Almost every project of mine from the last quarter century, if it has contained any wiring, has featured somewhere at least one crimp connector. There are a multiplicity of different types of crimp, but in this case I am referring to the ubiquitous variety with a red, blue, or yellow coloured plastic sleeve denoting the wire size they are designed for. They provide a physically robust and electrically sound connection that is resistant to wire fatigue due to vibration, and that can carry hefty currents at high voltages without any problems.
You might expect this to now head off into the detail of crimp connection, but my colleague Dan has already detailed what makes a good or a bad crimp. Instead recently my constant searches for weird and wonderful things to review for your entertainment led me to a new crimp tool, and thence to a curiosity about the effectiveness of different styles of tool. So I’m going to evaluate the three different crimping methods available to me, namely my shiny new ratchet crimp pliers, my aged simple crimp pliers, and for comparison an ordinary pair of pliers. I’ll take a look at the physical strength of each crimping method followed by its electrical effectiveness, but first it’s worth looking at the tools themselves.
Laying Out the Tools
There is little to say about the set of pliers other than that they are a perfectly ordinary set of pliers — sometimes called Lineman’s Pliers — that happens to be on my bench so I will call them Bench Pliers. You almost certainly have a very similar set.
My Simple Crimp Pliers were bought sometime in the 1990s from an automotive superstore, and they’re type of multipurpose auto electrical tool that yet again many of you probably have. They have many functions, but those that interest us are the shaped receptacles with the coloured dots at its jaws. Clamp a crimp connector in these with a wire inserted, squeeze the handles, and it makes the appropriate connection.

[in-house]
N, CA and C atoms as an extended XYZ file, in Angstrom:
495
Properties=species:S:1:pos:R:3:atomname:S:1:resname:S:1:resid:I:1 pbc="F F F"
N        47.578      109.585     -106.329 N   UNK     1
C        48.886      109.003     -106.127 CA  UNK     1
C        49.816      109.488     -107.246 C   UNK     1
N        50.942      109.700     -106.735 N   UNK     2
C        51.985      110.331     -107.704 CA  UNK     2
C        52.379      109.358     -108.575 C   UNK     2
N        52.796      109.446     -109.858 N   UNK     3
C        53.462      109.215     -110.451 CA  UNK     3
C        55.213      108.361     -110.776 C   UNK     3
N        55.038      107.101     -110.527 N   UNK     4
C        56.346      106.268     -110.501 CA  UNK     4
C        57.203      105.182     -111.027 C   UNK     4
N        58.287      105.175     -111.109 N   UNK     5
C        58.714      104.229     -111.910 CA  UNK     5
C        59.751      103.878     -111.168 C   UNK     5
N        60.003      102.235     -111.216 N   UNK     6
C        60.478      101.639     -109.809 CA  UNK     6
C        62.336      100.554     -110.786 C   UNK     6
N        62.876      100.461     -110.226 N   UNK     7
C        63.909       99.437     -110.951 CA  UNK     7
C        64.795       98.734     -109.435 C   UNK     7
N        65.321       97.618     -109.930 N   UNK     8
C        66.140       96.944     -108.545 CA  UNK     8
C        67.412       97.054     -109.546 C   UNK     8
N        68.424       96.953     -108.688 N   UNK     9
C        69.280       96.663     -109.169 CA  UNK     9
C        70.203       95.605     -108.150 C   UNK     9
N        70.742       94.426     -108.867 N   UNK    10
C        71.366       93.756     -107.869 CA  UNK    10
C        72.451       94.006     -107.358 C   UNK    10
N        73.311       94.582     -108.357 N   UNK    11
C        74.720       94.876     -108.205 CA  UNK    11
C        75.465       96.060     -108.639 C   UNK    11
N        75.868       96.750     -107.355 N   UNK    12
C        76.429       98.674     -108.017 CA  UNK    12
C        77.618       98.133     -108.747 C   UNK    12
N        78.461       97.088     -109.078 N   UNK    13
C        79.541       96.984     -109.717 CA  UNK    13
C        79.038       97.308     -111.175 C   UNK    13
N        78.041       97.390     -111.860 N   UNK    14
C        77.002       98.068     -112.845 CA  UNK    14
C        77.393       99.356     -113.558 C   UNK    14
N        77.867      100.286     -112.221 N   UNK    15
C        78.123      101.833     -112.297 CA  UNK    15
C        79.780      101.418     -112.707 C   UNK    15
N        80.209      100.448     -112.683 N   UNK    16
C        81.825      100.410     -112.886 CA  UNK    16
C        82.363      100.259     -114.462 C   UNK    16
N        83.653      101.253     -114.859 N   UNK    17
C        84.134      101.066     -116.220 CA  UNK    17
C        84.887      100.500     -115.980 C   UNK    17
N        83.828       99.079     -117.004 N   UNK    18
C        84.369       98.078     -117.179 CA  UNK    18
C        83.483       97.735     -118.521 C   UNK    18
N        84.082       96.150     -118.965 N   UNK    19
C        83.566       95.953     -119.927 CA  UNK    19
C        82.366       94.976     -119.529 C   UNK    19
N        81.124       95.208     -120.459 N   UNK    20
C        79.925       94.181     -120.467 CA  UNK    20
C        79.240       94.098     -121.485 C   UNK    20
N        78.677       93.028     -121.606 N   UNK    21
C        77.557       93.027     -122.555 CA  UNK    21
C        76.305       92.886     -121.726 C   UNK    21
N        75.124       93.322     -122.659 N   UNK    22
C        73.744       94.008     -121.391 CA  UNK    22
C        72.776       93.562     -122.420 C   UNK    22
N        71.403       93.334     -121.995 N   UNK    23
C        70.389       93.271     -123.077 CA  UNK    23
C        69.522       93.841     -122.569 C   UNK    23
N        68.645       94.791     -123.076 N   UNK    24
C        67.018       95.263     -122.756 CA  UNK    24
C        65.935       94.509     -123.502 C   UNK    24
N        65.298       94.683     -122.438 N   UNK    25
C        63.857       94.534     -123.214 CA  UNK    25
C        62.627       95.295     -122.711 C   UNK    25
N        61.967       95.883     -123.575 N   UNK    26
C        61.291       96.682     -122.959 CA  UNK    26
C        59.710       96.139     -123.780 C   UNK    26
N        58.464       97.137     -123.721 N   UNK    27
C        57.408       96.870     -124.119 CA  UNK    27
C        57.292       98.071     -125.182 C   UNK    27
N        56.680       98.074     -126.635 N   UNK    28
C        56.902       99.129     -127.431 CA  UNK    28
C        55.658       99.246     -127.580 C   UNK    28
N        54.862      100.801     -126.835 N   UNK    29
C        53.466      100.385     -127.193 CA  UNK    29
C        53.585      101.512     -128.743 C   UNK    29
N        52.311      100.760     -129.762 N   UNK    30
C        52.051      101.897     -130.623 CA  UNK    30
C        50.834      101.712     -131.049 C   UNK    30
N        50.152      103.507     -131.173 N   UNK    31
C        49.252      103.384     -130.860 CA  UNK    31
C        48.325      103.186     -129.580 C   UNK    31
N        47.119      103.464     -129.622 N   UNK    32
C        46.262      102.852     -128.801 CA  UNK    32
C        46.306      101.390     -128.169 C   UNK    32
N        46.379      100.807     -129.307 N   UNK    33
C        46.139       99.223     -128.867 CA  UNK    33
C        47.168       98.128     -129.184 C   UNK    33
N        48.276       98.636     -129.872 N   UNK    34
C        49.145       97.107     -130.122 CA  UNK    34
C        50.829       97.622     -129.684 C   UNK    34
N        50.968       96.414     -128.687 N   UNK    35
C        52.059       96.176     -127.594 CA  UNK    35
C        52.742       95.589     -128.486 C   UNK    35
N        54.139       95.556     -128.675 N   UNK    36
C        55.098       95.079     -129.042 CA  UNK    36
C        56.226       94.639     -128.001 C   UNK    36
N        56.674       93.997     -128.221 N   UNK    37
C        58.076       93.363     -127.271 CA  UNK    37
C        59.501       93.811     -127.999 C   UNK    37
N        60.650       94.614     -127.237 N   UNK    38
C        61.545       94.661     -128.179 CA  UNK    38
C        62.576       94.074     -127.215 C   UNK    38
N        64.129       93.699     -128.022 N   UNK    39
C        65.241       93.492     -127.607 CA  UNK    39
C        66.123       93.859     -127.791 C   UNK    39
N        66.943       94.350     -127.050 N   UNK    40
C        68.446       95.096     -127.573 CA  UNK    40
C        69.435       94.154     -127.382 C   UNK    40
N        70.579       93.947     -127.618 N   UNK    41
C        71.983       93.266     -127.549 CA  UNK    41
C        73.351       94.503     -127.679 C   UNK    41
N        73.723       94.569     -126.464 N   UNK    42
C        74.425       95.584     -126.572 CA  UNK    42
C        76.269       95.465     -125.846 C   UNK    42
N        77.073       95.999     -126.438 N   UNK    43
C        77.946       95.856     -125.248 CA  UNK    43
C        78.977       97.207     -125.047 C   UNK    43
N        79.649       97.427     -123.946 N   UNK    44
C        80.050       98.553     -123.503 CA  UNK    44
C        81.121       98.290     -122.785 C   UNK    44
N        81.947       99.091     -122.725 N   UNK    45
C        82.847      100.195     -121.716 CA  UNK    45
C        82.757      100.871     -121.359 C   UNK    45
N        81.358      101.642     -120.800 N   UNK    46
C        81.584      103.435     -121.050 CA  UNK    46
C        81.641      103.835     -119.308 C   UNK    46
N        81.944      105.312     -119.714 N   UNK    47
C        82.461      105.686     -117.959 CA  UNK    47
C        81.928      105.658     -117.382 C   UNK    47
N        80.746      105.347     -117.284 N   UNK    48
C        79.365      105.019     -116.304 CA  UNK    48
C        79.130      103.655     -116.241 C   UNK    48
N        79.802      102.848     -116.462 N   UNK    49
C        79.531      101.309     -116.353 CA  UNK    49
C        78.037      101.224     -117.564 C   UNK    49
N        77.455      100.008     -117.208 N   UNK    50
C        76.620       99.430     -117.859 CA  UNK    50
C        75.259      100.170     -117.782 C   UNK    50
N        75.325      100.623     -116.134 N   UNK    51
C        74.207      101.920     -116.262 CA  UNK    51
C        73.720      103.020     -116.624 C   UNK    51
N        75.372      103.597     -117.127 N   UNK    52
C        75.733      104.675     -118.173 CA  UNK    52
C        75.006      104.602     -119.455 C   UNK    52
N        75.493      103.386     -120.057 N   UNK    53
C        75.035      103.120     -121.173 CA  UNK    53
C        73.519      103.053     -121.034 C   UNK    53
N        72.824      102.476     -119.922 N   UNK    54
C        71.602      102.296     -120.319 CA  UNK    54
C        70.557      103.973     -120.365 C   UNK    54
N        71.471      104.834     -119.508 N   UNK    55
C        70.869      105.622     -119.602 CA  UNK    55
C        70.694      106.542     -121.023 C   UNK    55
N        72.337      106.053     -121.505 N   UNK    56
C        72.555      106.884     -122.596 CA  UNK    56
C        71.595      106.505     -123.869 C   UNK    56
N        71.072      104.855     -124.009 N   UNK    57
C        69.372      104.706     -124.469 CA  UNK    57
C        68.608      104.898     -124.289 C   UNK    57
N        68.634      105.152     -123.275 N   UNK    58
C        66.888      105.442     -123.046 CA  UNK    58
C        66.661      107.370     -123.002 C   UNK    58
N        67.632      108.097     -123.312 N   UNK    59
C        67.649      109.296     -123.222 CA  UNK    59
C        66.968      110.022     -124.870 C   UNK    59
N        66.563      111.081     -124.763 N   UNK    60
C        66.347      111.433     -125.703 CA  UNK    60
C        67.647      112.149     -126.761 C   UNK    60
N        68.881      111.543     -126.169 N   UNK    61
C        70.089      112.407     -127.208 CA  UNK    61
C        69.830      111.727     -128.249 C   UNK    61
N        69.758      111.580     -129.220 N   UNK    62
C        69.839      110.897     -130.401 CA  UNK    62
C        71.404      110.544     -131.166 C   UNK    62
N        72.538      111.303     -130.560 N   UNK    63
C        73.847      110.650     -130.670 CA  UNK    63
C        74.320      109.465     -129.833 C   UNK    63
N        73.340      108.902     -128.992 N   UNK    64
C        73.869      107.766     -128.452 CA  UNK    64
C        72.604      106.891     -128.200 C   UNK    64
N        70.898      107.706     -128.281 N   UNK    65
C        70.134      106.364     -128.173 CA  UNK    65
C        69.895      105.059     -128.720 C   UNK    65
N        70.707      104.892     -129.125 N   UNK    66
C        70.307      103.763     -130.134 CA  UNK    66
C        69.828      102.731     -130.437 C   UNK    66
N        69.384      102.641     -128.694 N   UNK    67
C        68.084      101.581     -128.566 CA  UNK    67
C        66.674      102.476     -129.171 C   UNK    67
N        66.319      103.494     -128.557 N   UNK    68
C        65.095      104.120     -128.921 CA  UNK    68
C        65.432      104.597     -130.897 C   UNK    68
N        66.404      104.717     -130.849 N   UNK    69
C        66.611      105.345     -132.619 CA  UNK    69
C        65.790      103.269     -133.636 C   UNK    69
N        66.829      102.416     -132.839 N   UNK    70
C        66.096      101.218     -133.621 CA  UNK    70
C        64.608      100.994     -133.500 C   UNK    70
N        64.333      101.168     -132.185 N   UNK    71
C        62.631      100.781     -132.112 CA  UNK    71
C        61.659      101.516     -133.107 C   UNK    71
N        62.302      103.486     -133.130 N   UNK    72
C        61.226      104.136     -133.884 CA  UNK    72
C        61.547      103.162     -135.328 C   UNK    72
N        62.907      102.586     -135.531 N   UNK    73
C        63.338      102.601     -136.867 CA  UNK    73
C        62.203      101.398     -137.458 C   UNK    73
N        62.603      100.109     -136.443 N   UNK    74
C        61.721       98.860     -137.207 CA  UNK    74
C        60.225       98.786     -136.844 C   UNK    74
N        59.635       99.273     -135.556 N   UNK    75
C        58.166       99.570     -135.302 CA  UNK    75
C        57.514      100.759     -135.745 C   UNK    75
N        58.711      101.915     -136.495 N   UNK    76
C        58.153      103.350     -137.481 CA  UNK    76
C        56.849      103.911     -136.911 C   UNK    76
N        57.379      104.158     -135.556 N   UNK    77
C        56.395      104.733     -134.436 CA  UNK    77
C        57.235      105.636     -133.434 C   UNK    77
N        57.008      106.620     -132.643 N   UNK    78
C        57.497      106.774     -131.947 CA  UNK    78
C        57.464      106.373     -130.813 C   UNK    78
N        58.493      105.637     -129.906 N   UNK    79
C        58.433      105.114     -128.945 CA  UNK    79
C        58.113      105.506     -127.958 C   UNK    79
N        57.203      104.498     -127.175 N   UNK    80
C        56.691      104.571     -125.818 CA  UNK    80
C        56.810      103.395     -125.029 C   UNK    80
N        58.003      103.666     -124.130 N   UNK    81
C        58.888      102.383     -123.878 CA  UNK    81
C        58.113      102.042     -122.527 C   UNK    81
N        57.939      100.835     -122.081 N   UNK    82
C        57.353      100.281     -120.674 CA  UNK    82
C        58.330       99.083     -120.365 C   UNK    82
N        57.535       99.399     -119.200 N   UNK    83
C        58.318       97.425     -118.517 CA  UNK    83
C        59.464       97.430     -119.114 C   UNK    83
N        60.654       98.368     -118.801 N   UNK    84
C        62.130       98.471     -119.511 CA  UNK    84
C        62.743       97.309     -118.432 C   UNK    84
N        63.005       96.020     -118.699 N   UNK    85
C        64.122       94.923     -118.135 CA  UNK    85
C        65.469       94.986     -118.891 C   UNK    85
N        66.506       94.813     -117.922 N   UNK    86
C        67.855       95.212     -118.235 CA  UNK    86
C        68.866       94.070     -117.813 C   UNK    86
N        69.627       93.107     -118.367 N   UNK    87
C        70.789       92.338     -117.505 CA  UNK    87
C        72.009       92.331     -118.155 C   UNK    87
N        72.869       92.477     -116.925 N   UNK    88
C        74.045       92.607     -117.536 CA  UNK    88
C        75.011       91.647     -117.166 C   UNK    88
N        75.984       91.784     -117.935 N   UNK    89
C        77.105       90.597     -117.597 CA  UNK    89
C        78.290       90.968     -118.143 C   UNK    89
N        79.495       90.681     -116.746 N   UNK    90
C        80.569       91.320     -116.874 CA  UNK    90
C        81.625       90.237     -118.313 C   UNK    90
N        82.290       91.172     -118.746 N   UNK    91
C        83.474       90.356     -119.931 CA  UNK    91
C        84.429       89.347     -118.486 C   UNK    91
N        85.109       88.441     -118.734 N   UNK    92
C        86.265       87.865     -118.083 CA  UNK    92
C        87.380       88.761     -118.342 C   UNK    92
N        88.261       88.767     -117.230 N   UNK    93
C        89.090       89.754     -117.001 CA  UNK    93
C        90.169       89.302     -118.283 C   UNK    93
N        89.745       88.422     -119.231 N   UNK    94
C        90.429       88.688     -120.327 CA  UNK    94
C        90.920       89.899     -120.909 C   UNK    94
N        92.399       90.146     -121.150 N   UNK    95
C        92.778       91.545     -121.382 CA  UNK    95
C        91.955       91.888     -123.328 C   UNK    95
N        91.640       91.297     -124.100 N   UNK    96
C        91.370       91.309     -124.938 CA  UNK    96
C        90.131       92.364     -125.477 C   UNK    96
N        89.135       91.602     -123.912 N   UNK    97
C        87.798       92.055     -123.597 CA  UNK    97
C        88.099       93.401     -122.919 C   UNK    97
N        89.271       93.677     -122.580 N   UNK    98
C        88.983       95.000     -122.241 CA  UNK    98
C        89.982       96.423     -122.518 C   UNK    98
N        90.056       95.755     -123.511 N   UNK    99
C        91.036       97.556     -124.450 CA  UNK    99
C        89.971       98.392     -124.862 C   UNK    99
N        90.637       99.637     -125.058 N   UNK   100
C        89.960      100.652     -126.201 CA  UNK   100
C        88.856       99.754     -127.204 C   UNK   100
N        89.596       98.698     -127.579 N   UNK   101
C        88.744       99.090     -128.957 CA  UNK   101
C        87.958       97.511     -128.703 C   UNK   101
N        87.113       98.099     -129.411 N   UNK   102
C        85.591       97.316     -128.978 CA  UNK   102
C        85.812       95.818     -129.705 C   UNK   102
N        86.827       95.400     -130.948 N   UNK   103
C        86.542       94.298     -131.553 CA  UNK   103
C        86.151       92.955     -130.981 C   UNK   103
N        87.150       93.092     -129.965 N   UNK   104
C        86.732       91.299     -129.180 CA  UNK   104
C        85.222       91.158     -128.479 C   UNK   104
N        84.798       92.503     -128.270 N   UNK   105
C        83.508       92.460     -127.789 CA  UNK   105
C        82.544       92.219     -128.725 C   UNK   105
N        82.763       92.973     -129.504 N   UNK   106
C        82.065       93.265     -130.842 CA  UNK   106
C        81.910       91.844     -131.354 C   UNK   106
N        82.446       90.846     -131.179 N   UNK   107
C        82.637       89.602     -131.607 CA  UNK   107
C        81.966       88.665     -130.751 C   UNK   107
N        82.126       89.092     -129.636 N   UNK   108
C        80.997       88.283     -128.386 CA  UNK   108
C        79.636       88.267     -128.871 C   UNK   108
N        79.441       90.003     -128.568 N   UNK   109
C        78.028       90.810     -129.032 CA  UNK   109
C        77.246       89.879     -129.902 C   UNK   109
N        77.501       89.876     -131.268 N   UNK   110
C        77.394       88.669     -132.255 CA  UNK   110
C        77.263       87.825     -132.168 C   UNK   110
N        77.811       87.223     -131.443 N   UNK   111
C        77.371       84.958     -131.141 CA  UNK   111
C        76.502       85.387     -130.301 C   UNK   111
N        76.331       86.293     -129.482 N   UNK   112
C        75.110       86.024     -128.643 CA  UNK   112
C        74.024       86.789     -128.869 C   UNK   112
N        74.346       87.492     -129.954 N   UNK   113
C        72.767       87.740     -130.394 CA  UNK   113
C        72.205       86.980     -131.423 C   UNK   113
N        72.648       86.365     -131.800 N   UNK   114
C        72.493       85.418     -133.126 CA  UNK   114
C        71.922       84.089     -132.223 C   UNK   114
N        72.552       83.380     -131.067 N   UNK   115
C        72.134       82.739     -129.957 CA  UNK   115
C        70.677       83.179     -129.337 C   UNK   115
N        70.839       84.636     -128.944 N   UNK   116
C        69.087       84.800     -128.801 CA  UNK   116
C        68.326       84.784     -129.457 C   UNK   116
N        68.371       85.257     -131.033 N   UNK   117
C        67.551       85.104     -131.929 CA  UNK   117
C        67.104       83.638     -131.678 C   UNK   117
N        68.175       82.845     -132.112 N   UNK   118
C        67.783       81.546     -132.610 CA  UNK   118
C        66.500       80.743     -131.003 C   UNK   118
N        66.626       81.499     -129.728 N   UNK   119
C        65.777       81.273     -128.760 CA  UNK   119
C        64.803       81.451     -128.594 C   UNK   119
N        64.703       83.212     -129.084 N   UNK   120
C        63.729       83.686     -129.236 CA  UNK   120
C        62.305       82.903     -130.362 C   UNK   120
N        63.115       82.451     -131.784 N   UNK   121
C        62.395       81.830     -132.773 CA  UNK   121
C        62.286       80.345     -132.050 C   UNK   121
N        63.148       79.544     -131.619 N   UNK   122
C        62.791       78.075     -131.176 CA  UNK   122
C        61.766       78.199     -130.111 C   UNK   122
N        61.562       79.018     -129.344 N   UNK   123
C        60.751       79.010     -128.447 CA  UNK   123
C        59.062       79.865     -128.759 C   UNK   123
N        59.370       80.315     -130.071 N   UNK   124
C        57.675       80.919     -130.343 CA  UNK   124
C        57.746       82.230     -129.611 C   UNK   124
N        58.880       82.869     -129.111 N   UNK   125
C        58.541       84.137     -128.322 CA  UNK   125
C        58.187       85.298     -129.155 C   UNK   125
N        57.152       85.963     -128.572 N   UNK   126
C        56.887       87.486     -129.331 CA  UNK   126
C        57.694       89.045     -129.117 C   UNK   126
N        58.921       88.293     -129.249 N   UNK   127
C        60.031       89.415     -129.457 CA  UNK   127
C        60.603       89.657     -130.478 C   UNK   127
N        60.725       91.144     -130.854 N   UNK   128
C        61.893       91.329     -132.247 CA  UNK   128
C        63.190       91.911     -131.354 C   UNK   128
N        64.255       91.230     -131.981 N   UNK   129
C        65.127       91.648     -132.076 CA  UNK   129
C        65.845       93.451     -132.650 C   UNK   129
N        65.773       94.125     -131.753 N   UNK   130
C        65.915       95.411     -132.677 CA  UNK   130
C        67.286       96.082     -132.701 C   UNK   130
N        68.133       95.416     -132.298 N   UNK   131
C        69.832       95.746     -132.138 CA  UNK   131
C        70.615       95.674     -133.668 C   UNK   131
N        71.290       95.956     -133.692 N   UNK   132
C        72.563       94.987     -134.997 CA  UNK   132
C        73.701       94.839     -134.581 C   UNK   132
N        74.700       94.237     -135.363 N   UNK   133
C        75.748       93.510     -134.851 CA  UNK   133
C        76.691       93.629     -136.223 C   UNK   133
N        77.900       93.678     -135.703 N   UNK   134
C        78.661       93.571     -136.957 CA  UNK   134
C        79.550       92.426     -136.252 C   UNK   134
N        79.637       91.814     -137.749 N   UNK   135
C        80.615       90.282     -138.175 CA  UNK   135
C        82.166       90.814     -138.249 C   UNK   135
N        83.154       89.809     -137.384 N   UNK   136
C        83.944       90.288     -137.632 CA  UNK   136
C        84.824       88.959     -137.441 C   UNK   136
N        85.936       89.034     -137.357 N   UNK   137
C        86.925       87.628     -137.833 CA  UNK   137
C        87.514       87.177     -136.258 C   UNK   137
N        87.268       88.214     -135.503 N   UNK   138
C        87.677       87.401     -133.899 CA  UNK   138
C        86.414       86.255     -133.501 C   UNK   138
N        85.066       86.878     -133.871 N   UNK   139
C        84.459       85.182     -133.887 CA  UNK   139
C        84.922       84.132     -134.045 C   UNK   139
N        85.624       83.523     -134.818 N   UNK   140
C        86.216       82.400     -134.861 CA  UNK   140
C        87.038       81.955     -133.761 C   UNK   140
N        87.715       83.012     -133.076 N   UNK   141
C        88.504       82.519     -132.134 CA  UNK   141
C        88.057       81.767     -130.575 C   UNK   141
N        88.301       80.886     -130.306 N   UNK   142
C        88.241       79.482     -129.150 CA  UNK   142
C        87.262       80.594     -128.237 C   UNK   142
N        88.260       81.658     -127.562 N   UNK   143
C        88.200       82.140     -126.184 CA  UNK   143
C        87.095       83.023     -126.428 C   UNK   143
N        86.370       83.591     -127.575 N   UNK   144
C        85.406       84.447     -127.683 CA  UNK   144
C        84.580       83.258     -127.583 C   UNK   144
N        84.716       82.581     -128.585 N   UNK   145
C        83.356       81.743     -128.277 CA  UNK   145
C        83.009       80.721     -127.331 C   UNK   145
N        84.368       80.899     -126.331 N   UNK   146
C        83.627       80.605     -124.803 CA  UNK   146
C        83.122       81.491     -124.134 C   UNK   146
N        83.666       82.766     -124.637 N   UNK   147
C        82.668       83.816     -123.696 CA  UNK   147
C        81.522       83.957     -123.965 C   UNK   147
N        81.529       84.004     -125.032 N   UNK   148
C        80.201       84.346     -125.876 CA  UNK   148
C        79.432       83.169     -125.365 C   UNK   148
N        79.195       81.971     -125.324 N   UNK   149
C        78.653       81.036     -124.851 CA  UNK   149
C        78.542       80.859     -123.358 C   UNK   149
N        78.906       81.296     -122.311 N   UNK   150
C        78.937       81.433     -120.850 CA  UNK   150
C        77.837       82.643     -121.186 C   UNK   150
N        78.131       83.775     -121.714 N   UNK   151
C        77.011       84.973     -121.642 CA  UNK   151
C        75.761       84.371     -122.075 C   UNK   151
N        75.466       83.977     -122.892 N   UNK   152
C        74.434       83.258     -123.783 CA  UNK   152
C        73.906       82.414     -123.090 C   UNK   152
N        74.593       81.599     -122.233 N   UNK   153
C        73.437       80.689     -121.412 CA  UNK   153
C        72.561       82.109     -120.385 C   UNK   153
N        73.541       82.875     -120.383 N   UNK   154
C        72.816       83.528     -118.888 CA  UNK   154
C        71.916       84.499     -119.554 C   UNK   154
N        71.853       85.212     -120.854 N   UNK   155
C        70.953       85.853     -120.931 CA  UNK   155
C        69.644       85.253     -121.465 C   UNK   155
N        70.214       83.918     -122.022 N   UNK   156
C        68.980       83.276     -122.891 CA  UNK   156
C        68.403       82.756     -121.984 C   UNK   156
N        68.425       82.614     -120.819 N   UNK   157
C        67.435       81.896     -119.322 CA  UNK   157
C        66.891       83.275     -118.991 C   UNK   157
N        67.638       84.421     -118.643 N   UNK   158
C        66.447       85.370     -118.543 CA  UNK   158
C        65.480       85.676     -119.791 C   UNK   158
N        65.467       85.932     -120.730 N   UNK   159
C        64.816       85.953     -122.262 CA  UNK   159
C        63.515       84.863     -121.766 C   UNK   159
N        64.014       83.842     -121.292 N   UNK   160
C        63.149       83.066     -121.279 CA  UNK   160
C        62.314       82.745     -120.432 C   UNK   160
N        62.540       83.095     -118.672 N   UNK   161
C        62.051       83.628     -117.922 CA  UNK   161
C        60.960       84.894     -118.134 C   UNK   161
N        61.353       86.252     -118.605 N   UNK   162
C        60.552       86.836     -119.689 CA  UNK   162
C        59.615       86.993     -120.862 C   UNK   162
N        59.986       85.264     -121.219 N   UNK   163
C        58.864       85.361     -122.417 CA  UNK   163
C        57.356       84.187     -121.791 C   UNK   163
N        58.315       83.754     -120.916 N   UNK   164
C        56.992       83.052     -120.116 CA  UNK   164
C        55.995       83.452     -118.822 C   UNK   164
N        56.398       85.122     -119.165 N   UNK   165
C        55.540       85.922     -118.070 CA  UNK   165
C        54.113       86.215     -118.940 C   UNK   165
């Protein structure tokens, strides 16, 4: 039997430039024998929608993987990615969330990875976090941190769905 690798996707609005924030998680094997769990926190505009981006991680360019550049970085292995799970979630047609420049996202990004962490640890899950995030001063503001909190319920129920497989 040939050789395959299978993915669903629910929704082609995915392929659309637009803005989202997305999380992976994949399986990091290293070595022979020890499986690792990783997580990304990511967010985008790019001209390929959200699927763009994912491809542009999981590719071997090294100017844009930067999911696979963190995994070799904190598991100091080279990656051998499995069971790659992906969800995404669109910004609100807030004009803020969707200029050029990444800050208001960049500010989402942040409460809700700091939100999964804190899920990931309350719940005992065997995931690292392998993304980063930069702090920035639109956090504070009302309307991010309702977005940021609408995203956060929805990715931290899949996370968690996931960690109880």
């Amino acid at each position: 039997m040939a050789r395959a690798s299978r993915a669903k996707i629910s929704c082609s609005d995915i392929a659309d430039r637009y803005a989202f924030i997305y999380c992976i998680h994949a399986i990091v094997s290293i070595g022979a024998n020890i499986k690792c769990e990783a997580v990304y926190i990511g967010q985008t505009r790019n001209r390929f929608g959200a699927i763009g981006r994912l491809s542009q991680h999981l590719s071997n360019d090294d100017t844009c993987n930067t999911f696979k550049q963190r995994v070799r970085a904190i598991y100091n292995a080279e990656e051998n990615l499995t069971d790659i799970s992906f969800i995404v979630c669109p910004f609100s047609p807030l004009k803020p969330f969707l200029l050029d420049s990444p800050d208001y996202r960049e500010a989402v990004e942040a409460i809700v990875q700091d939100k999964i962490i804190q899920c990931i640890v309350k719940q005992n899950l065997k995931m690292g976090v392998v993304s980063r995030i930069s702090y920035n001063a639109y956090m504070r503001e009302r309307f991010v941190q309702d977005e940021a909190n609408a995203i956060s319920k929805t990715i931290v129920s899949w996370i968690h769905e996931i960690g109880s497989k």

Finally, the Ratchet Crimp Pliers are a more expensive take on the same tool but with a set of removable dies bearing the same coloured dots to denote crimp sizes. I can buy dies appropriate to other styles of connector, but it’s likely in this case that I won’t. Amusingly their inexpensive origin (through one of the Chinese channels for hardware) is revealed by the coloured dots being applied to the wrong dies, but that doesn’t detract from their effectiveness as a tool.
Testing Crimped Splices
If I’m to evaluate some crimp tools, first I have to make some crimp connections to work with, so I robbed some wire from the mess of cables on an old ATX power supply, and took three red crimp cable splices appropriately sized for the wire. These are not special at all, being from a cheap retail multipack of crimp connectors.
The ratchet pliers made the most impression upon the red plastic, leaving it most visibly deformed in the shape of the dies. It is probable that an adjustment of the ratchet would change this, I’m simply using it as it came to me for now. Meanwhile the simple crimp pliers did their usual neat job, and the bench pliers merely flattened the connector into an oval.
To measure the effectiveness of a crimp connection, what do you need to know? In a lab you might cut through it with a precision saw and polish the exposed end for examination, or perhaps study it as a metallurgist would, with x-rays to see the effect upon the metal crystals. But on my bench I have neither of those things, and anyway my needs from a crimp connection are more down-to-earth. I need to know the following: Will it fall apart?, and Will it take the current I want to give it? So I need to examine its breaking strength, and its electrical resistance.
A Bit of Backyard Metrology
I lack a lab with a tensile strength evaluation rig, but I live on a farm and have ready access to a fruit picking ladder, and a bucket. The ladder is a roughly 6″/2m-ish tripod depending upon how you place its legs, so from it I suspended a bit of rope to which I tied my bucket via my wire with the crimp splice in it. By filling the bucket with water from a measuring jug until the splice parted I could gain a rough measure of its strength. There is a small weight from the plastic bucket, but since my resolution is one litre of water, or about 10 Newtons if you take mild liberties with the strength of English gravity, I’d say it’s within experimental error.